Keyonna Summers, Washington Times, May 12, 2006
Luz Maria Sanchez is wide awake at 6 a.m. at the Maryland Motor Vehicle Administration (MVA), having arrived at midnight to be first in a line of about 50 immigrants and illegal aliens waiting for the Beltsville branch to open.
“I’m tired. I haven’t slept,” said Miss Sanchez, a 34-year-old Salvadoran immigrant living in Hyattsville. “But [if I want a driver’s license] I have to wait.”
Overnight lines outside several MVA branches have evolved since the agency last month stopped taking appointments for immigrants to get driver’s licenses and began a walk-in process.
Maryland license applicants do not have to be U.S. citizens, needing only to produce a variety of documents to prove state residency as well as attend a three-hour drug and alcohol course.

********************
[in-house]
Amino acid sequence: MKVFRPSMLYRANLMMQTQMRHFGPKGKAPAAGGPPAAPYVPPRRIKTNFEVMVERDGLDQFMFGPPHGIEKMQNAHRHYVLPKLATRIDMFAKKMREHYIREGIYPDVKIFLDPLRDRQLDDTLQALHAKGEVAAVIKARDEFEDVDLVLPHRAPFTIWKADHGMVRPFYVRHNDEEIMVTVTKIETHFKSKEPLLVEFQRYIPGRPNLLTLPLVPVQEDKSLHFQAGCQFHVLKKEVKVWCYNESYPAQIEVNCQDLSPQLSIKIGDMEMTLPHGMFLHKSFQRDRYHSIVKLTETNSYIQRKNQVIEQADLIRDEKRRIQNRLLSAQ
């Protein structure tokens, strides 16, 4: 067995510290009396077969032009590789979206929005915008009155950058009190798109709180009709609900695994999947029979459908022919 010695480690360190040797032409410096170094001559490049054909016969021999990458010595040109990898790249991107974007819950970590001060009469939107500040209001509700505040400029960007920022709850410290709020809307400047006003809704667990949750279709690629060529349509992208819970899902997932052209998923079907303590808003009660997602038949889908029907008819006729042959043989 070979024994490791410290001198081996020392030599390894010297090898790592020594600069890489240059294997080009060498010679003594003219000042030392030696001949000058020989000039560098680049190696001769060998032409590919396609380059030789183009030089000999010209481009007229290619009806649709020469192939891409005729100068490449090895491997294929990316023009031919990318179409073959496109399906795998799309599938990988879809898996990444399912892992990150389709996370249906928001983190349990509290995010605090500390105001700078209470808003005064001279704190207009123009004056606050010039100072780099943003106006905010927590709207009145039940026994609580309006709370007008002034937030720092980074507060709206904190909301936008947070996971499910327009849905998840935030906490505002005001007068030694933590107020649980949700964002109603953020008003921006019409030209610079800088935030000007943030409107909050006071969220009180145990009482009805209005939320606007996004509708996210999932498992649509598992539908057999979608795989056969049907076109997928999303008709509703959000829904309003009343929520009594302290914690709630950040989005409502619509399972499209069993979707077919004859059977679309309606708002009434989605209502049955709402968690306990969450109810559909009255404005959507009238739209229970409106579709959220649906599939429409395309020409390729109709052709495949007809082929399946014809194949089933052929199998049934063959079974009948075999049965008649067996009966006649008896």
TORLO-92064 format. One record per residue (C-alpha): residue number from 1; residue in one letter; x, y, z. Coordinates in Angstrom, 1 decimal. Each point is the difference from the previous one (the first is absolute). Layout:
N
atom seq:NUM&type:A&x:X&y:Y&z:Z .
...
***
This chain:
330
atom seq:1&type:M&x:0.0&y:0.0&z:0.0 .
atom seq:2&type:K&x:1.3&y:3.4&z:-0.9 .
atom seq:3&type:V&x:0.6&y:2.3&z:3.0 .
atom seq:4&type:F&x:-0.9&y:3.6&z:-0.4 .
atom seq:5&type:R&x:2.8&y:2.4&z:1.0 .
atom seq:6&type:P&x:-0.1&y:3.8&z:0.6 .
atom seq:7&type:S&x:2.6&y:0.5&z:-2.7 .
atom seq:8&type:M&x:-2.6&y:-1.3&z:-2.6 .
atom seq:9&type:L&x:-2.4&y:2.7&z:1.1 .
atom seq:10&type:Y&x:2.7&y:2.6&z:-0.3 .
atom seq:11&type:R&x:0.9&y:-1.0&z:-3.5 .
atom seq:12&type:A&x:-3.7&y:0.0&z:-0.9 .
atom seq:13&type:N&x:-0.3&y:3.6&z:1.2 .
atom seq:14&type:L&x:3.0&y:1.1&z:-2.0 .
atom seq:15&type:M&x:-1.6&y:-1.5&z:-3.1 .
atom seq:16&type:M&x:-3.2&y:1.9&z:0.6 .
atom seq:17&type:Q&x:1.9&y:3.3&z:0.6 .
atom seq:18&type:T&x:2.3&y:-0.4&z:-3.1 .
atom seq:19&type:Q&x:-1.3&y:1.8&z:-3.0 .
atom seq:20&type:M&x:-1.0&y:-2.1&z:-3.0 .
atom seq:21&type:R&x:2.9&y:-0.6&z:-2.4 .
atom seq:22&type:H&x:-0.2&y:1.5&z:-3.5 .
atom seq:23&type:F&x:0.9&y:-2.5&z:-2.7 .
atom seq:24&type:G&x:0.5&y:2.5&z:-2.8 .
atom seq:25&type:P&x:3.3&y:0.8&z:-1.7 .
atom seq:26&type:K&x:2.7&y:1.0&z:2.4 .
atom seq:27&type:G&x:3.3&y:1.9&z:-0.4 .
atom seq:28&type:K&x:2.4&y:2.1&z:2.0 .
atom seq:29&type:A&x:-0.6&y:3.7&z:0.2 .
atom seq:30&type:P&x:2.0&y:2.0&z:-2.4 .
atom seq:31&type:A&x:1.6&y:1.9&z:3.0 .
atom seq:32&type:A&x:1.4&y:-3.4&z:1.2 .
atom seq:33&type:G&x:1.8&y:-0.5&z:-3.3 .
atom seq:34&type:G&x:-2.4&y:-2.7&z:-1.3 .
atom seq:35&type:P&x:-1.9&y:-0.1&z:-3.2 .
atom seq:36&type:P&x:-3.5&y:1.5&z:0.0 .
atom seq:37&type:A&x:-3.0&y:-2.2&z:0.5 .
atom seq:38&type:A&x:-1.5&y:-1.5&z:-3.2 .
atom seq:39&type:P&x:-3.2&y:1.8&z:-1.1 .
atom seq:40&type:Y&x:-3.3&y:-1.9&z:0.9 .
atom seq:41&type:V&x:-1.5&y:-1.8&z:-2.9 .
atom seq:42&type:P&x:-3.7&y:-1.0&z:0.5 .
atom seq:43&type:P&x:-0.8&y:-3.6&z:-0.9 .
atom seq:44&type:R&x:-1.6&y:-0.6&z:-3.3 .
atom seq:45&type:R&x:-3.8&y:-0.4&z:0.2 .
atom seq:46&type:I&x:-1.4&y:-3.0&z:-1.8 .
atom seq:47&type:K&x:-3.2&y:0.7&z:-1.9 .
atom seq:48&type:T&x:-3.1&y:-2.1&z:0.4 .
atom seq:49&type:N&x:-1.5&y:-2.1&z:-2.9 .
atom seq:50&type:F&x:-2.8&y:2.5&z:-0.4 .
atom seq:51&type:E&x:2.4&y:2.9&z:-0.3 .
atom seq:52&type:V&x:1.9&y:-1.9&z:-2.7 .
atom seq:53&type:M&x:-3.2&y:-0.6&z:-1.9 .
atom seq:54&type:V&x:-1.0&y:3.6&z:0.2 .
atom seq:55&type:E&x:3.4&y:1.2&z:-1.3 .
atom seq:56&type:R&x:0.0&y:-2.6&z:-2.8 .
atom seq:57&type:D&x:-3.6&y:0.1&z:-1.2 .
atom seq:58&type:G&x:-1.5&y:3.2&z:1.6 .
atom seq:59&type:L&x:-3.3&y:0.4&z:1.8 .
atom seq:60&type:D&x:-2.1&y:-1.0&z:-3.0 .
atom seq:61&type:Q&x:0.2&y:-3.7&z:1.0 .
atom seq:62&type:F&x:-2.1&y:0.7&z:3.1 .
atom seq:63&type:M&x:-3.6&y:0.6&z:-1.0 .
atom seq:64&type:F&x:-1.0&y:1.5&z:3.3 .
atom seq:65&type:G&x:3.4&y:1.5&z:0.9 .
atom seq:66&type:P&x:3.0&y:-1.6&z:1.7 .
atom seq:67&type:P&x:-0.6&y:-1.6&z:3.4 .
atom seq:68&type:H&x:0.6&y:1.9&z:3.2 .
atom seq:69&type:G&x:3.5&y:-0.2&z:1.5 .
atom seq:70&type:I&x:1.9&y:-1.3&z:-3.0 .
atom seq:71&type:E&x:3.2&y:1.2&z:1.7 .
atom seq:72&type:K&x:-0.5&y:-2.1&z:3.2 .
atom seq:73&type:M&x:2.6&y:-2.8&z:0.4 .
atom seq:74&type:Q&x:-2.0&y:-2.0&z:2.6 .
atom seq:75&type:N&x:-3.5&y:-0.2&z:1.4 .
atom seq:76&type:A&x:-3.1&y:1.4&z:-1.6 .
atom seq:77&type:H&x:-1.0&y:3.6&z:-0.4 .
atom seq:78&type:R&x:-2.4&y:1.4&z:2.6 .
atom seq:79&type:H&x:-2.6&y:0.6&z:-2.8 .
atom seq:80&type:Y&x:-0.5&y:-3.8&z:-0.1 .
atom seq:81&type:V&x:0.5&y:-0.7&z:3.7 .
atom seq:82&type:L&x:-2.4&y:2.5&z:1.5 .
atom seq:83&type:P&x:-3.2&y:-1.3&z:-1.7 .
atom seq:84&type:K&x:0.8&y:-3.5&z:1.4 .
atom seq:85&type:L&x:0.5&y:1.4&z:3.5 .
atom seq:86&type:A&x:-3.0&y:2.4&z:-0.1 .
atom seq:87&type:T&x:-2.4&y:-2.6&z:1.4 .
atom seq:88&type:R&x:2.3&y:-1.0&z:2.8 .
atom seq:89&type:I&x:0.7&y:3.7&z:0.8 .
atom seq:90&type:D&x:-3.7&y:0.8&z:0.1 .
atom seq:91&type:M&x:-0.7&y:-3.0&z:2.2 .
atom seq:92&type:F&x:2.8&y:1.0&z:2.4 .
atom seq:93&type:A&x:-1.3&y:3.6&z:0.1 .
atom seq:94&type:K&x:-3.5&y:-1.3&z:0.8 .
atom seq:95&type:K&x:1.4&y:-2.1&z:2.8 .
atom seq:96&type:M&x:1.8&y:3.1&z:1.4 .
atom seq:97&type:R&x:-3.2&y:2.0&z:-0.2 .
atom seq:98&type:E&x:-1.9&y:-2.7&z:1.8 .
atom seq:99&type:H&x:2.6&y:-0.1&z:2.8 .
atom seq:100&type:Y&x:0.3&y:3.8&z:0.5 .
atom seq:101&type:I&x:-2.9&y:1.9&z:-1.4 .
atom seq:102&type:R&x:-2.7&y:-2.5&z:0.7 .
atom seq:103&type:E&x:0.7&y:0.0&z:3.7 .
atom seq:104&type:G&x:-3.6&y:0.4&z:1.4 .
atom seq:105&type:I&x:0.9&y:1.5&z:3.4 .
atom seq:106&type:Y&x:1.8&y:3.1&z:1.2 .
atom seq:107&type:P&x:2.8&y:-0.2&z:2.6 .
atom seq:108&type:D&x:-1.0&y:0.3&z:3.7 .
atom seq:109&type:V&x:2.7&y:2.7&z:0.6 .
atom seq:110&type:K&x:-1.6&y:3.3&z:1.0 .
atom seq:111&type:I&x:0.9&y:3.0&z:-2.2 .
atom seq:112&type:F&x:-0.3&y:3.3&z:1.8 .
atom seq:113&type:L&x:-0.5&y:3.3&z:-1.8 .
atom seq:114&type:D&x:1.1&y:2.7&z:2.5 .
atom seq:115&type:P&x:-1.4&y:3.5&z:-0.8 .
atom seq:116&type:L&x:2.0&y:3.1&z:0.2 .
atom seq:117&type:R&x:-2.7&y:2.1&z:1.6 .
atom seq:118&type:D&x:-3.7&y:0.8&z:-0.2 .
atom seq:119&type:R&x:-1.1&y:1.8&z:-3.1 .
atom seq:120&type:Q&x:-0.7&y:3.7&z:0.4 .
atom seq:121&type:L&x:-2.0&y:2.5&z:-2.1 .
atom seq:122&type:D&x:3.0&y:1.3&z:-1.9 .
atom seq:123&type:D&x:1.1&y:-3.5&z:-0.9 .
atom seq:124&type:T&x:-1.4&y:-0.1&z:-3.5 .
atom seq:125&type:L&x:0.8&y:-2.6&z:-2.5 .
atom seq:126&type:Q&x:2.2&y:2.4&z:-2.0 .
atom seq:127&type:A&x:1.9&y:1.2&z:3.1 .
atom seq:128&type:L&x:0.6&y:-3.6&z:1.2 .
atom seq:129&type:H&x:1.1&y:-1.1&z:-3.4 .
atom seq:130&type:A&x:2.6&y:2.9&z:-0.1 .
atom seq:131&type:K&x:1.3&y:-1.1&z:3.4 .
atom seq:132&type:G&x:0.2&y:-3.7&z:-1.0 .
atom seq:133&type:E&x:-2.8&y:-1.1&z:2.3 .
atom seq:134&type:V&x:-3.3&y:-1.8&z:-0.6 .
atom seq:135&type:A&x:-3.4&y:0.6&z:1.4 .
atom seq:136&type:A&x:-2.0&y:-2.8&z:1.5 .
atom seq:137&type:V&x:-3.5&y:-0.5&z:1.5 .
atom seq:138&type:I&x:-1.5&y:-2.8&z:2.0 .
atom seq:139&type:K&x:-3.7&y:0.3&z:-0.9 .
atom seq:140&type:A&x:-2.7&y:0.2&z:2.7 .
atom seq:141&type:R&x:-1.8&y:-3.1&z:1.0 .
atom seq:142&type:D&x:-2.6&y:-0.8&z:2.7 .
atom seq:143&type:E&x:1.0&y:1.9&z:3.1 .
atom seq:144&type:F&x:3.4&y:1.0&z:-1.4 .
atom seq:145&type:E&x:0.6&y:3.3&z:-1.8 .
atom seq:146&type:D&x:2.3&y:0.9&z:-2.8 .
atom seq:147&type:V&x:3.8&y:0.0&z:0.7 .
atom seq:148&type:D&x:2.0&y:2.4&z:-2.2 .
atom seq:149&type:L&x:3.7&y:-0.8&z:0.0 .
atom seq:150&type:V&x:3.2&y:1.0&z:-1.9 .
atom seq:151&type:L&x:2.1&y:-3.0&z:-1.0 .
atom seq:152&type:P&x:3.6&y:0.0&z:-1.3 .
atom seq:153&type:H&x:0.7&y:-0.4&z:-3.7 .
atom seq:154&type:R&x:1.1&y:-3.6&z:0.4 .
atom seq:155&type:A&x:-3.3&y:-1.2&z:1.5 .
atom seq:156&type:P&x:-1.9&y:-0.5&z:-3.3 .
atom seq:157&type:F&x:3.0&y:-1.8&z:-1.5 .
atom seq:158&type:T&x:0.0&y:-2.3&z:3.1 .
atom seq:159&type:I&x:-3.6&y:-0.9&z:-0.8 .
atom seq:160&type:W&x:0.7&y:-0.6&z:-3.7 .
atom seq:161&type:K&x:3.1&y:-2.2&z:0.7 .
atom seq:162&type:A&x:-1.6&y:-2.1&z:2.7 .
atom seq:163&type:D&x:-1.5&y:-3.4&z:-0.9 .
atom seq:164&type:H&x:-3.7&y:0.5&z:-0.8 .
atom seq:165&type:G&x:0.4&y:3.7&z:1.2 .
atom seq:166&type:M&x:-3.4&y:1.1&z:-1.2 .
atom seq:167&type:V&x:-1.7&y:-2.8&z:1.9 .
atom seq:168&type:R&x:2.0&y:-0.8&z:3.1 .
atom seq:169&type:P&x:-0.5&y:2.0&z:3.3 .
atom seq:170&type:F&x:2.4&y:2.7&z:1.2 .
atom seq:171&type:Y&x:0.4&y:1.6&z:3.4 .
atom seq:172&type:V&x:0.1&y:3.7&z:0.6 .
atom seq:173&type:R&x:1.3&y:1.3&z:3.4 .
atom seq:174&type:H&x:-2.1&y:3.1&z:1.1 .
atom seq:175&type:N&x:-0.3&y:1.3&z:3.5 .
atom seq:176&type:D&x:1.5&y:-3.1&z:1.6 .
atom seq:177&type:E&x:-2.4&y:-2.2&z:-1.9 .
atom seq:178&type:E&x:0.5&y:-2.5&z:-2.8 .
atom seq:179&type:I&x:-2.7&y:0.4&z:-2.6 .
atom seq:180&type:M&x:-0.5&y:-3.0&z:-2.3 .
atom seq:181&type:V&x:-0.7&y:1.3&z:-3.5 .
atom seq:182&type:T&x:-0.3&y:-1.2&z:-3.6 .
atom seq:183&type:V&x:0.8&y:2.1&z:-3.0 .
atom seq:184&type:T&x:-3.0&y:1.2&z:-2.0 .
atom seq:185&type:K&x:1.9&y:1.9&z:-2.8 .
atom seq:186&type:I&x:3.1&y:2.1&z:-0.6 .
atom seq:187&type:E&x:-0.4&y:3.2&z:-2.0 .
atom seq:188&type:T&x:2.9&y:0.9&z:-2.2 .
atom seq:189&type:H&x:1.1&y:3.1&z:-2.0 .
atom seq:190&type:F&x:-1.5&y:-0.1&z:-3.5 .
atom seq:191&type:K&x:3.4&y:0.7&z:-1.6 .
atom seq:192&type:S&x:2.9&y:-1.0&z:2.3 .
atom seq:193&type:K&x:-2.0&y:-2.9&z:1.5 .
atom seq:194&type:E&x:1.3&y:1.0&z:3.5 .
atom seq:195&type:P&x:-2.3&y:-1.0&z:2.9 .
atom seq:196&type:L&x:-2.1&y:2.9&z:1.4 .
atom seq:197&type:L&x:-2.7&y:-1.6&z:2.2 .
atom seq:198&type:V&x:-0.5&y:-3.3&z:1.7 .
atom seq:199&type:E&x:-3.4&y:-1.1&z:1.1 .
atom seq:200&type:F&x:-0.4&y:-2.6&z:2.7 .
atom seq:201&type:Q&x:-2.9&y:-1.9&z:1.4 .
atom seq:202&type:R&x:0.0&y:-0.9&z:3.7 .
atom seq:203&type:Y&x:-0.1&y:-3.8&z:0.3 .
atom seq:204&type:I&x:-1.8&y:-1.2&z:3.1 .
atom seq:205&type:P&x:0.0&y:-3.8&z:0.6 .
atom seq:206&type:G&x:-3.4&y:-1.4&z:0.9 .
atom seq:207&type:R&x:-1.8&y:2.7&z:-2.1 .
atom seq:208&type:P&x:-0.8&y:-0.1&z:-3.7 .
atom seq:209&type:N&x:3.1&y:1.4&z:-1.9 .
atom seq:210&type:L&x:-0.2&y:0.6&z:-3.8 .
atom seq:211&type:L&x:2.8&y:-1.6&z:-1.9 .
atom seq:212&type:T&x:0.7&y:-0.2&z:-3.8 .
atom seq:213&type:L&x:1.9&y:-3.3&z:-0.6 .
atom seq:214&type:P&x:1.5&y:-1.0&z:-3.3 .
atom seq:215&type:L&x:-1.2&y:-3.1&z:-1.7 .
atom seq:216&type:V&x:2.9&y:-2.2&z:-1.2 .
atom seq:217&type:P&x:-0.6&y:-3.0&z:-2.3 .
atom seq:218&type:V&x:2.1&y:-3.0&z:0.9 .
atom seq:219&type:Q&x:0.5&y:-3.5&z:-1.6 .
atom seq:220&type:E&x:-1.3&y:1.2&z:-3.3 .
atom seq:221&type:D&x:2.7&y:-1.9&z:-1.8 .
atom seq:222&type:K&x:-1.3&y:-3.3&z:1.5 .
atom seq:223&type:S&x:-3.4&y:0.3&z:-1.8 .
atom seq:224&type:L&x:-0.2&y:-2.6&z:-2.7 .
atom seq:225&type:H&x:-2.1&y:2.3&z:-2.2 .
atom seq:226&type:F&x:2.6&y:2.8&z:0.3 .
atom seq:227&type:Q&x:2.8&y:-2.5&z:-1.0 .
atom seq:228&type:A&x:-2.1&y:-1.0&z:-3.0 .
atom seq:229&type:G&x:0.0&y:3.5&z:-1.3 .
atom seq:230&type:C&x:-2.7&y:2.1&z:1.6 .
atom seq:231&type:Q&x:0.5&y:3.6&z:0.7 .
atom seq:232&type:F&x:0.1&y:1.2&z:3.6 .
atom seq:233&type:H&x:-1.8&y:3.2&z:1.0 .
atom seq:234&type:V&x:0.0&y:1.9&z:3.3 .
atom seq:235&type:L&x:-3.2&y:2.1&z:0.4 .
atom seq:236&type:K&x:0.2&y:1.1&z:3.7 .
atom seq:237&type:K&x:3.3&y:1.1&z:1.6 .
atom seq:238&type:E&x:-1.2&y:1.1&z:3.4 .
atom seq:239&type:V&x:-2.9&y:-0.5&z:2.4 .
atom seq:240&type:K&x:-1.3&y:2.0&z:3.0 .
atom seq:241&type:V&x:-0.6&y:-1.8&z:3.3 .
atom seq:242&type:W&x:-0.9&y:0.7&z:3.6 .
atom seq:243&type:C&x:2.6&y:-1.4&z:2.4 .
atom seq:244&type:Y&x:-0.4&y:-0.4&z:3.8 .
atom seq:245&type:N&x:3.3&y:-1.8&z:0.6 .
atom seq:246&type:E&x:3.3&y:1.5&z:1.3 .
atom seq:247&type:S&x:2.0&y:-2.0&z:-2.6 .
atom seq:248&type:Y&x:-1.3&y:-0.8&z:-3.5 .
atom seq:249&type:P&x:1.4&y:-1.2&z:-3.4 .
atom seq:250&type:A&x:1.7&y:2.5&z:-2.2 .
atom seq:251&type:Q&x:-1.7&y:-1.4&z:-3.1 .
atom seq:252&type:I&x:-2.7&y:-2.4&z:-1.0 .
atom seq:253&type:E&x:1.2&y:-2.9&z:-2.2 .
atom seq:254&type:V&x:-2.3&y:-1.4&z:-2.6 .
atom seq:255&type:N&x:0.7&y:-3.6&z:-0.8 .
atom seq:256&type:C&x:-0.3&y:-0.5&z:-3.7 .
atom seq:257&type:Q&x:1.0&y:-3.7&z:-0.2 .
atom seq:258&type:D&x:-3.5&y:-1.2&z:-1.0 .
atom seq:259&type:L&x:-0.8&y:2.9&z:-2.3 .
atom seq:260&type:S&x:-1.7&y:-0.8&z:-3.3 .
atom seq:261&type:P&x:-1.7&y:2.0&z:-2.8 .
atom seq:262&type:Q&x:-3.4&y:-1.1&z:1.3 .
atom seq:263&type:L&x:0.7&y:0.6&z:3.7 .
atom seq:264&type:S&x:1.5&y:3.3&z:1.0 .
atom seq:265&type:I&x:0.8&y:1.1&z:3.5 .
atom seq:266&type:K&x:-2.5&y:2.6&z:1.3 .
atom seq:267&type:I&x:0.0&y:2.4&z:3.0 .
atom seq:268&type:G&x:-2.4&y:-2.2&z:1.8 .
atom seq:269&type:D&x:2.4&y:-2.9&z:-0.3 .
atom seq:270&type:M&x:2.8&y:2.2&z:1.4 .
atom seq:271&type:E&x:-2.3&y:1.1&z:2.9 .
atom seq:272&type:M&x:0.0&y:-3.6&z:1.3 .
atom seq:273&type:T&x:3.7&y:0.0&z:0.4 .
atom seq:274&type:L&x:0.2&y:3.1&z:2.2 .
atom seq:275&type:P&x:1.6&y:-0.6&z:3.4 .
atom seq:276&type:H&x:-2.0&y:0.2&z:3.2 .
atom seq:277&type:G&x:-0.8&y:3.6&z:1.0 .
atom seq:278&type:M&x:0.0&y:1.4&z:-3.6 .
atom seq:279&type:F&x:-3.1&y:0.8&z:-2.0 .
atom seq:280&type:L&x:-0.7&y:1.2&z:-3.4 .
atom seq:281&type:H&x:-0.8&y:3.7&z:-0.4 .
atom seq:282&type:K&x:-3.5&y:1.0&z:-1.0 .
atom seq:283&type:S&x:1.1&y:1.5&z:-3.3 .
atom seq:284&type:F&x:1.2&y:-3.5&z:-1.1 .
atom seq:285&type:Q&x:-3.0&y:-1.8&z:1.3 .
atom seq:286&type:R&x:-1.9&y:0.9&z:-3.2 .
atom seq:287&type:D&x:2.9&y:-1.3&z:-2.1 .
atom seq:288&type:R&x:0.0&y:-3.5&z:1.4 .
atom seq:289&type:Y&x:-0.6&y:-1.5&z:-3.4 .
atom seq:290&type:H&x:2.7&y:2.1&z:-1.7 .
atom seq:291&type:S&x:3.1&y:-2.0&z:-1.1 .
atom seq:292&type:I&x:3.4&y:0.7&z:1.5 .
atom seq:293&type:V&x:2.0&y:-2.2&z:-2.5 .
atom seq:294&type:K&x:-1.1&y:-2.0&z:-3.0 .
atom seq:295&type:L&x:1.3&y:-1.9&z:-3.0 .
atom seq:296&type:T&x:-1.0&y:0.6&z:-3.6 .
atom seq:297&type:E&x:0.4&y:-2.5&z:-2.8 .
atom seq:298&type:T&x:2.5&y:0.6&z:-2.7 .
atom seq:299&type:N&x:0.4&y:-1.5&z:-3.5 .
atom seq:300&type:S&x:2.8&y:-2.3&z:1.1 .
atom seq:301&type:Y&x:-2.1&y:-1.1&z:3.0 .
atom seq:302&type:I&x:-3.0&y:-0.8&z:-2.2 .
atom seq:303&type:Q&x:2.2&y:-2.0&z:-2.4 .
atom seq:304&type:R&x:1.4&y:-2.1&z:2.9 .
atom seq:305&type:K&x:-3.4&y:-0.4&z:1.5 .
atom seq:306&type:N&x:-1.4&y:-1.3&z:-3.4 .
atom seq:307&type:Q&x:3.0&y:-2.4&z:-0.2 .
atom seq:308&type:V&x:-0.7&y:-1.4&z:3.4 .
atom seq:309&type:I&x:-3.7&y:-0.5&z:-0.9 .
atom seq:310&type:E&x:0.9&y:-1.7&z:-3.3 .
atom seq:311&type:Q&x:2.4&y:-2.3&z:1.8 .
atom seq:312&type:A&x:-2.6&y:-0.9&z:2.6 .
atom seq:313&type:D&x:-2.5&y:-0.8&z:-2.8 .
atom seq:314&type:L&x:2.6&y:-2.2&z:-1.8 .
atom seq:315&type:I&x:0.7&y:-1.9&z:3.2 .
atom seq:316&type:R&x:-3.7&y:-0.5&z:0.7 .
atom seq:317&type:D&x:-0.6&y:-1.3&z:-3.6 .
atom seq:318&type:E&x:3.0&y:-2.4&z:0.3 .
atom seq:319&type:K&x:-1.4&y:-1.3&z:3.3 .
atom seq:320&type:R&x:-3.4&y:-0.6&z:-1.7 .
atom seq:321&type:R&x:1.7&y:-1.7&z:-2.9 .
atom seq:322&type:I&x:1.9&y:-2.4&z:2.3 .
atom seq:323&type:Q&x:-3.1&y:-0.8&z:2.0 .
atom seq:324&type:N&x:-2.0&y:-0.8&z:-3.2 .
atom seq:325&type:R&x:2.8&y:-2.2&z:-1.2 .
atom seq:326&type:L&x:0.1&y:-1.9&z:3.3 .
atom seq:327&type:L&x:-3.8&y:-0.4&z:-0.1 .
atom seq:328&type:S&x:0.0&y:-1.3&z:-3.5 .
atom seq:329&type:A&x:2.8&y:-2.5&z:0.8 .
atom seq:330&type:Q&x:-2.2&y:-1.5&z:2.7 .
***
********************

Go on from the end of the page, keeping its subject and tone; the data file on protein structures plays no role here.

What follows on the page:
Immigrants and illegal aliens arrive at the MVA as early as 11 p.m., napping in cars in hopes of seeing an agent when the office opens at 7 a.m.—an hour and a half before doors open to the general public. When the walk-in process began, some said they returned up to five nights—skipping school or work—because agents could not see the hundreds waiting for a limited number of spots.
“It feels like . . . discrimination because we are the only people who have to do this,” said William Medina, a Salvadoran immigrant on a tourist visa who lives in Oxon Hill. “I think it’s something to make you quit, to make you say you don’t want to do this anymore. But they are wrong. I will be here every day because I want to do things the right way and follow the law.”
But MVA officials say each person in line is guaranteed a chance to go through the agency’s pre-screening process, which weeds out applicants who have insufficient or incorrect documents.